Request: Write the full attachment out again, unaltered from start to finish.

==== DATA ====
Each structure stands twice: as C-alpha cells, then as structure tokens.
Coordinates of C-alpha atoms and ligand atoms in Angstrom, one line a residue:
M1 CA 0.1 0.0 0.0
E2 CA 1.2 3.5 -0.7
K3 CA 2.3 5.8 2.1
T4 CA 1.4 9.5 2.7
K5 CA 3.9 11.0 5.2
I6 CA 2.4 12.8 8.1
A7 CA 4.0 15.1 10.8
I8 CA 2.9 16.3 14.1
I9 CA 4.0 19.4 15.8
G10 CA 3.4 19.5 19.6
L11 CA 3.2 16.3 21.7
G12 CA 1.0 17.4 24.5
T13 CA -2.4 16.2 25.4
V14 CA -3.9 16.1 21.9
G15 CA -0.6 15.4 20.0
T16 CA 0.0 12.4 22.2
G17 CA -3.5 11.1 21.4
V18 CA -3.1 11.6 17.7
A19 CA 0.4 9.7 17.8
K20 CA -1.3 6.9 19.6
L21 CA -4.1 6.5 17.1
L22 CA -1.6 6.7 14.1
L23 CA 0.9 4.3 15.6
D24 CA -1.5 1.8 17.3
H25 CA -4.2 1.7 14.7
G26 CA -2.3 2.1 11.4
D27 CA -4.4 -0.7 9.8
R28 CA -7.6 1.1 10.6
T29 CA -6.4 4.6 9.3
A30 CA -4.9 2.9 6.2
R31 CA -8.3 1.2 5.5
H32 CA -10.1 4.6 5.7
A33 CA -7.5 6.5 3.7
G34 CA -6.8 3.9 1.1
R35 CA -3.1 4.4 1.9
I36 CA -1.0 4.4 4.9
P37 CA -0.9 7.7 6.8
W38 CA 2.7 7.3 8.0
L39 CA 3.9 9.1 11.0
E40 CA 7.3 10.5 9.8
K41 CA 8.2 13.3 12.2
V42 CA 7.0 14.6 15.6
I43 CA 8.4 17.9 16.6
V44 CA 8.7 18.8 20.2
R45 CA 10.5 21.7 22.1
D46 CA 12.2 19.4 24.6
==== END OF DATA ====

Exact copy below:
Each structure stands twice: as C-alpha cells, then as structure tokens.
Coordinates of C-alpha atoms and ligand atoms in Angstrom, one line a residue:
M1 CA 0.1 0.0 0.0
E2 CA 1.2 3.5 -0.7
K3 CA 2.3 5.8 2.1
T4 CA 1.4 9.5 2.7
K5 CA 3.9 11.0 5.2
I6 CA 2.4 12.8 8.1
A7 CA 4.0 15.1 10.8
I8 CA 2.9 16.3 14.1
I9 CA 4.0 19.4 15.8
G10 CA 3.4 19.5 19.6
L11 CA 3.2 16.3 21.7
G12 CA 1.0 17.4 24.5
T13 CA -2.4 16.2 25.4
V14 CA -3.9 16.1 21.9
G15 CA -0.6 15.4 20.0
T16 CA 0.0 12.4 22.2
G17 CA -3.5 11.1 21.4
V18 CA -3.1 11.6 17.7
A19 CA 0.4 9.7 17.8
K20 CA -1.3 6.9 19.6
L21 CA -4.1 6.5 17.1
L22 CA -1.6 6.7 14.1
L23 CA 0.9 4.3 15.6
D24 CA -1.5 1.8 17.3
H25 CA -4.2 1.7 14.7
G26 CA -2.3 2.1 11.4
D27 CA -4.4 -0.7 9.8
R28 CA -7.6 1.1 10.6
T29 CA -6.4 4.6 9.3
A30 CA -4.9 2.9 6.2
R31 CA -8.3 1.2 5.5
H32 CA -10.1 4.6 5.7
A33 CA -7.5 6.5 3.7
G34 CA -6.8 3.9 1.1
R35 CA -3.1 4.4 1.9
I36 CA -1.0 4.4 4.9
P37 CA -0.9 7.7 6.8
W38 CA 2.7 7.3 8.0
L39 CA 3.9 9.1 11.0
E40 CA 7.3 10.5 9.8
K41 CA 8.2 13.3 12.2
V42 CA 7.0 14.6 15.6
I43 CA 8.4 17.9 16.6
V44 CA 8.7 18.8 20.2
R45 CA 10.5 21.7 22.1
D46 CA 12.2 19.4 24.6